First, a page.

There is a great deal of speculation on how the Supreme Court will decide the case of Obergefell v. Hodges, the case that will likely decide once and for all whether or not same-sex marriage bans at the state level are constitutional or not. Yesterday, they heard two and half hours of oral arguments, an unusually long session (most are only an hour.) It’s often difficult to read how the justices are leaning, particularly with justices like Justice Anthony Kennedy – generally considered the swing vote on this case – who is known for asking hard questions to attorneys on both sides. So, we’ll just have to wait until late June to find out.
What interested me most about yesterday’s arguments was the performance of the team that was arguing on behalf of the state of Michigan. As I wrote about earlier this month, despite having over 100 attorneys on his staff, Michigan Attorney General Bill Schuette went out and hired a private attorney to do his dirty work for him in front of the Supreme Court justices. Many have speculated that, if the SCOTUS rules against him, he didn’t want that loss on HIS hands.
Yesterday, that attorney, John Bursch of Schuette’s former employer Warner Norcross & Judd, presented essentially one argument and that is that the state’s compelling interest in marriage is to create a bond between children and their biological parents. His justification that this argument compels states to ban same-sex marriage is that by not doing so, the state would create a situation where marriage is so devalued that it will result in more children being born out of wedlock.
One more time for clarity: marriage equality results in an increase in the number of unwed mothers and children without two biological parents in the household.
Though you might think I’m exaggerating, I assure you that I am not. You can read Busch’s entire presentation HERE. It starts on page 41. Here are the essential bits:
[T]he marriage institution did not develop to deny dignity or to give second class status to anyone. It developed to serve purposes that, by their nature, arise from biology. […]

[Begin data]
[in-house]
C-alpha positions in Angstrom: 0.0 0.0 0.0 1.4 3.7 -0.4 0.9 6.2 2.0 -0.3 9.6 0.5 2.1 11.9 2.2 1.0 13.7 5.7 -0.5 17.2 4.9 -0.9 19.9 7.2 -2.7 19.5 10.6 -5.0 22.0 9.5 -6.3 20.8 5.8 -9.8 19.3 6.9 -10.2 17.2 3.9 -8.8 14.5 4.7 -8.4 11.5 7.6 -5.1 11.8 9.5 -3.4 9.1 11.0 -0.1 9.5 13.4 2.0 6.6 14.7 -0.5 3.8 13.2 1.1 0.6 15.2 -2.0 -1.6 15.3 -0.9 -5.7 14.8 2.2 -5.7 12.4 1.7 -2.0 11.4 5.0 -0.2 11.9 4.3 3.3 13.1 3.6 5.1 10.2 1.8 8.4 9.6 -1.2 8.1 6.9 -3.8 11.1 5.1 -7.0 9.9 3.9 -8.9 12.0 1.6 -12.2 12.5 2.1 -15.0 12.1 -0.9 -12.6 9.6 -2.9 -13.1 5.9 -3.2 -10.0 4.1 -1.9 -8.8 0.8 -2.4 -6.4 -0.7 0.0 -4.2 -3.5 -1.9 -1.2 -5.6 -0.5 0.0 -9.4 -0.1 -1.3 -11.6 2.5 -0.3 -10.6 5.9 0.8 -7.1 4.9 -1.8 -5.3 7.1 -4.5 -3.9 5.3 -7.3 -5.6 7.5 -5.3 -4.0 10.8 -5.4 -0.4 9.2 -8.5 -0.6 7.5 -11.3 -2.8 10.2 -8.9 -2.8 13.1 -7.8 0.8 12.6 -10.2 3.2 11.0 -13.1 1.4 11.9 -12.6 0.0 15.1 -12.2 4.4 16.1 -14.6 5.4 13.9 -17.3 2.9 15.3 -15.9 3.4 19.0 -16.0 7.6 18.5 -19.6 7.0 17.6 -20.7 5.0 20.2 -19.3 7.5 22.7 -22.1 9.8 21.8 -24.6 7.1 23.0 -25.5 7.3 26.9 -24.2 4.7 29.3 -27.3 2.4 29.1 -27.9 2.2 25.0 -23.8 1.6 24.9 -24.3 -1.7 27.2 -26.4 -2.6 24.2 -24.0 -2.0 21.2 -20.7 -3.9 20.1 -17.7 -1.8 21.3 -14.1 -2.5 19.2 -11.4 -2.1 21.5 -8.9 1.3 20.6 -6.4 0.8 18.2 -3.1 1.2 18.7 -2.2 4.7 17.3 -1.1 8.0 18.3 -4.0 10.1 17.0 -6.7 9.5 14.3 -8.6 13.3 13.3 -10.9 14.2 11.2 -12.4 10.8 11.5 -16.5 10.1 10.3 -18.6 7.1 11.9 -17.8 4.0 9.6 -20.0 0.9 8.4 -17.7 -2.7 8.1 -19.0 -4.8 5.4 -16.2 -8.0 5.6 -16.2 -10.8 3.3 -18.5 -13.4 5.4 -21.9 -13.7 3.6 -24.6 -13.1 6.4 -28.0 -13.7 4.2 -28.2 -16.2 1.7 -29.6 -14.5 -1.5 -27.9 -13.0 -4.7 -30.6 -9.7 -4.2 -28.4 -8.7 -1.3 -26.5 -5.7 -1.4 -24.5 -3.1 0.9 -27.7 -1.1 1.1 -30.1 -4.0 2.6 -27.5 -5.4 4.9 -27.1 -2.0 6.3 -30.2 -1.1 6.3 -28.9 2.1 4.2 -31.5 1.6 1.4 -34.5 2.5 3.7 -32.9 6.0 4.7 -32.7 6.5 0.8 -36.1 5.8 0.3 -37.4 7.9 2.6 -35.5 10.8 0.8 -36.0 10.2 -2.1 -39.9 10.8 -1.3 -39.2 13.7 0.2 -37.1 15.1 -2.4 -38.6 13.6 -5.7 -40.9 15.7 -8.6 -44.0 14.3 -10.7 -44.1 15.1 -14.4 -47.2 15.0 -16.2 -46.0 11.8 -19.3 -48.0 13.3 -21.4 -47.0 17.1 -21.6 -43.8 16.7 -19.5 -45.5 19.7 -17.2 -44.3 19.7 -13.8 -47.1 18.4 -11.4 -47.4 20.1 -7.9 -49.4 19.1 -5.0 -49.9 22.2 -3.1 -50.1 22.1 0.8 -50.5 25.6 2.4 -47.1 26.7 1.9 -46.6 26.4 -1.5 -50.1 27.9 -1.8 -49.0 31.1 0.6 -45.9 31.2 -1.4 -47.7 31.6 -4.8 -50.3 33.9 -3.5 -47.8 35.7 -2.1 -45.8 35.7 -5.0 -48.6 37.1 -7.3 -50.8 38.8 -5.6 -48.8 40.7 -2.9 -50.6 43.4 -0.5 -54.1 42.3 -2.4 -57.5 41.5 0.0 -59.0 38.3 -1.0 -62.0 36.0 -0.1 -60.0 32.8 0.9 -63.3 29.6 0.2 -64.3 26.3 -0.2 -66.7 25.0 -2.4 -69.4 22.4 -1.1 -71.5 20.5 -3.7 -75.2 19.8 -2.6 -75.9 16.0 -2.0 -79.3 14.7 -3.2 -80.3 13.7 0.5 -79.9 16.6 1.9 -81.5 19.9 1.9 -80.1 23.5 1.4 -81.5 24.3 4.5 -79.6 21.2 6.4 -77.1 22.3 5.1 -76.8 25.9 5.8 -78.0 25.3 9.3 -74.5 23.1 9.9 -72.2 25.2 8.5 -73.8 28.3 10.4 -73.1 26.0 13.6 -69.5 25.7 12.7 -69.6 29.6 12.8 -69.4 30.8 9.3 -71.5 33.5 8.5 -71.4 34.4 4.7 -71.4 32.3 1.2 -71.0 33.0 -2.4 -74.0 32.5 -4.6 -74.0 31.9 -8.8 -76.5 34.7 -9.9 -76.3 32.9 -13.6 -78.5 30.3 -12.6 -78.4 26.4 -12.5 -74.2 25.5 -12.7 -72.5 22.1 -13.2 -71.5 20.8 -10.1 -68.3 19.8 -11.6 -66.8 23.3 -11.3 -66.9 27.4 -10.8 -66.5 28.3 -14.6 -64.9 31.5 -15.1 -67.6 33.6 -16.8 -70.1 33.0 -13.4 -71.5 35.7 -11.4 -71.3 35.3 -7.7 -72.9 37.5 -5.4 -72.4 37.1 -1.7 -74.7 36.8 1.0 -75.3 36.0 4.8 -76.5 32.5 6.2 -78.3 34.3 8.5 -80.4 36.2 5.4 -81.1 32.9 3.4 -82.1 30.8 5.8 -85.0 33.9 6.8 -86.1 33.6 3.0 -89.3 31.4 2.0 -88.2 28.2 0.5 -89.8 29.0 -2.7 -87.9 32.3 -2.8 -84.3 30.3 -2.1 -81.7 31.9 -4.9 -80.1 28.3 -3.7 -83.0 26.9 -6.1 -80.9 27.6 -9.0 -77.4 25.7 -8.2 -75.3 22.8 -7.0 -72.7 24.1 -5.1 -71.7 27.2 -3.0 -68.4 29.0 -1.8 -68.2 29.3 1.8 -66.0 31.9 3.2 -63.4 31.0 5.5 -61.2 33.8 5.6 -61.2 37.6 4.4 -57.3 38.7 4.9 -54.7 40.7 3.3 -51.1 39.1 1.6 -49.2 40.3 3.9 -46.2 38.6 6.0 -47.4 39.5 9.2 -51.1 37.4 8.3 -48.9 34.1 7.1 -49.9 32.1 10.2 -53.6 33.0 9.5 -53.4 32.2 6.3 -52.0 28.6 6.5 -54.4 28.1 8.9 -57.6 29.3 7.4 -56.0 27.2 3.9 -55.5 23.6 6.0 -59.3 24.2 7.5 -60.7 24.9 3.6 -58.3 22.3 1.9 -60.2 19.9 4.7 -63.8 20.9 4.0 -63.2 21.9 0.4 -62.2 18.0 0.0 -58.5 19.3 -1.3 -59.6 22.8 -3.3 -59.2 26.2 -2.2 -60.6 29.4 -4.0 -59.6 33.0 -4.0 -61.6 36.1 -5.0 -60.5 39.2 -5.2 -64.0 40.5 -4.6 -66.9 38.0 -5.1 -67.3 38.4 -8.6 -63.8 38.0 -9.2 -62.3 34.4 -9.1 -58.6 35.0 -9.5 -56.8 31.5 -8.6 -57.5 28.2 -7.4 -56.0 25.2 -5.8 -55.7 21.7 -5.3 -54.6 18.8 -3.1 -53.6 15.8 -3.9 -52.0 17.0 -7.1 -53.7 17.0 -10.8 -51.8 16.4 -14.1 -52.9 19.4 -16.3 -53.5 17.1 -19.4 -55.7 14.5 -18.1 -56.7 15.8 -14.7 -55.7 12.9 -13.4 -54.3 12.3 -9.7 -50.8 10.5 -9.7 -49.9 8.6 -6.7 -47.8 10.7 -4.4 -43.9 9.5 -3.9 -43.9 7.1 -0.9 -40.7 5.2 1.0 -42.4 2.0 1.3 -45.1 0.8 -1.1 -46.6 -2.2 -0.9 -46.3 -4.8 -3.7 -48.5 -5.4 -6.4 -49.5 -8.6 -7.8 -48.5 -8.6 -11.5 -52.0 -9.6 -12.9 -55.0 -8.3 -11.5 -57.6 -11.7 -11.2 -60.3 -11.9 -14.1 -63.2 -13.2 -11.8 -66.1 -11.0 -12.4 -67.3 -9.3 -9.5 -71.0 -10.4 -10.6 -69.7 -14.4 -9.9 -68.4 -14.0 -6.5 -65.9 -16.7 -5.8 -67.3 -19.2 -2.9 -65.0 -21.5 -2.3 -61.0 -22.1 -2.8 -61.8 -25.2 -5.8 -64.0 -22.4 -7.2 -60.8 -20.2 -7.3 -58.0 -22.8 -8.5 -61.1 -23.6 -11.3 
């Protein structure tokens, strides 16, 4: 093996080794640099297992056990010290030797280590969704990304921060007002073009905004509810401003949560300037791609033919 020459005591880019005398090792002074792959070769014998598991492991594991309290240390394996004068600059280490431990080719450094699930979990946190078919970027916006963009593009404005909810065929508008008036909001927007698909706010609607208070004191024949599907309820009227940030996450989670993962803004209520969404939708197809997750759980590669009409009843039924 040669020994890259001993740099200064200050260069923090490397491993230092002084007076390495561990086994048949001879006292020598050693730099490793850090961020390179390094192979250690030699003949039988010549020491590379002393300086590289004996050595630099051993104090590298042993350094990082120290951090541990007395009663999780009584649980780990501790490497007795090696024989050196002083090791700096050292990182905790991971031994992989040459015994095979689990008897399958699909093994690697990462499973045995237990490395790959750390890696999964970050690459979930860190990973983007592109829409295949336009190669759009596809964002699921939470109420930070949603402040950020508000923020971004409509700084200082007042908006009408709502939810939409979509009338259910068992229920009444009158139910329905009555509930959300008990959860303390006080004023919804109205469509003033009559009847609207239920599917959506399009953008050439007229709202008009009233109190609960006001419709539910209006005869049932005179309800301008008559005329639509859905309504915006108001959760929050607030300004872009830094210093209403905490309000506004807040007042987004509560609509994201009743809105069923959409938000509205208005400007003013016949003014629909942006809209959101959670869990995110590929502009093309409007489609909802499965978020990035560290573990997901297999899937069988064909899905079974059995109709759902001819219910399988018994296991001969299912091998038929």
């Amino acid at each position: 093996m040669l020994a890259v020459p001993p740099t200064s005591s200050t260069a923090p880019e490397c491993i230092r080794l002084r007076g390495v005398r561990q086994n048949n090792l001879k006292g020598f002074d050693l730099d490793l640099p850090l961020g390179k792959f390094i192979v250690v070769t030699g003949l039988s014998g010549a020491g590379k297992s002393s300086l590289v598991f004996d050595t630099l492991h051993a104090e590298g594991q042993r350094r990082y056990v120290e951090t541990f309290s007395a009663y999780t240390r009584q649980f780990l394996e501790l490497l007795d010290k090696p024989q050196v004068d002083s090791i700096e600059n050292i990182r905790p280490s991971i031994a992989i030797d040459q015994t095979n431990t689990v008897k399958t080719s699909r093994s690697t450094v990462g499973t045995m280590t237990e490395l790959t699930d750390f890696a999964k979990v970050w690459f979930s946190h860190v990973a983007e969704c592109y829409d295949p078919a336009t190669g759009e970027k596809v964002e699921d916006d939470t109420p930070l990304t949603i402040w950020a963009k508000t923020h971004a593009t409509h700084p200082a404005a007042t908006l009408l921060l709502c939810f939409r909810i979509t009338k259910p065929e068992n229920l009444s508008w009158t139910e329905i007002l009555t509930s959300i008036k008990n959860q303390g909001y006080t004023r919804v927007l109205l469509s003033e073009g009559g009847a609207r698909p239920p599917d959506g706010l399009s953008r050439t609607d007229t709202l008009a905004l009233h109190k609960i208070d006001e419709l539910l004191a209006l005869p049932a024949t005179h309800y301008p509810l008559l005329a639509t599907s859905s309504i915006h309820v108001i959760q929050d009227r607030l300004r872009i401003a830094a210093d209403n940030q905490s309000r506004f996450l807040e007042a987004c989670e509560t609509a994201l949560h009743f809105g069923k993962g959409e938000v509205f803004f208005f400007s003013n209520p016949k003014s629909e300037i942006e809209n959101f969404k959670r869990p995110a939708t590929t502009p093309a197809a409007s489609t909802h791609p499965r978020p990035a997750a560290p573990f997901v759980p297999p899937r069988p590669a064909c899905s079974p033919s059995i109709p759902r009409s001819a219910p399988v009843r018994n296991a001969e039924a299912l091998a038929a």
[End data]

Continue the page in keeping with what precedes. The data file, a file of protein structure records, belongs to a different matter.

[W]hen you change the definition of marriage to delink the idea that we’re binding children with their biological mom and dad, that has consequences. […]
[T]he reason why there’s harm if you change the definition because, in people’s minds, if marriage and creating children don’t have anything to do with each other, then what do you expect? You expect more children outside of marriage. […]
If you delink marriage from creating children, you would expect to have more children created outside the bonds of marriage.
If you read the full transcript, and Bursch’s section goes on for 44 pages, you’ll see that he was not warmly received. He was repeatedly interrupted and challenged by Justices Kagan and Sotomayor. Even Justice Ginsberg went after him at one point, pointing out that the concept of marriage has evolved over time and is still evolving despite what he may wish to believe.
They say you can’t win a SCOTUS case during oral arguments but you can most definitely lose it. If that’s the case, John Bursch may well have done just that with his fumbling argument. And he is getting paid $50,000 do it, to essentially take the bullet for Bill Schuette.
For me, the most poignant statement of the entire two and half hour session came from attorney Mary Bonauto arguing for the plaintiffs. She was addressing the contention that this is an issue that the states should decide, not the Supreme Court:
[I]n terms of the question of who decides, it’s not about the Court versus the States. It’s about the individual making the choice to marry and with whom to marry, or the government.
UPDATE: Ian Millhiser at Think Progress points out that Bursch may well have “talked himself out of victory”:
Several justices appeared to disagee with Bursch’s understanding of how a “reasonable voter” would act, but Bursch was not making a novel argument. To the contrary, his argument closely resembled Justice Alito’s dissenting opinion in United States v. Windsor, which argued that the battle over marriage equality is really a battle between two incompatible views of marriage — a “traditional” view which sees marriage as an “exclusively opposite-sex institution and as one inextricably linked to procreation and biological kinship” and a “consent-based” view “that primarily defines marriage as the solemnization of mutual commitment — marked by strong emotional attachment and sexual attraction — between two persons.”
Only one other justice, however, Justice Clarence Thomas, joined this part of Alito’s dissent, so Bursch’s decision to rely so heavily on an argument that only swayed two justices in Windsor was an odd strategic choice.
We can only hope it was a fatal choice.
[Peace Monument photo and meme by Anne Savage, special to Eclectablog]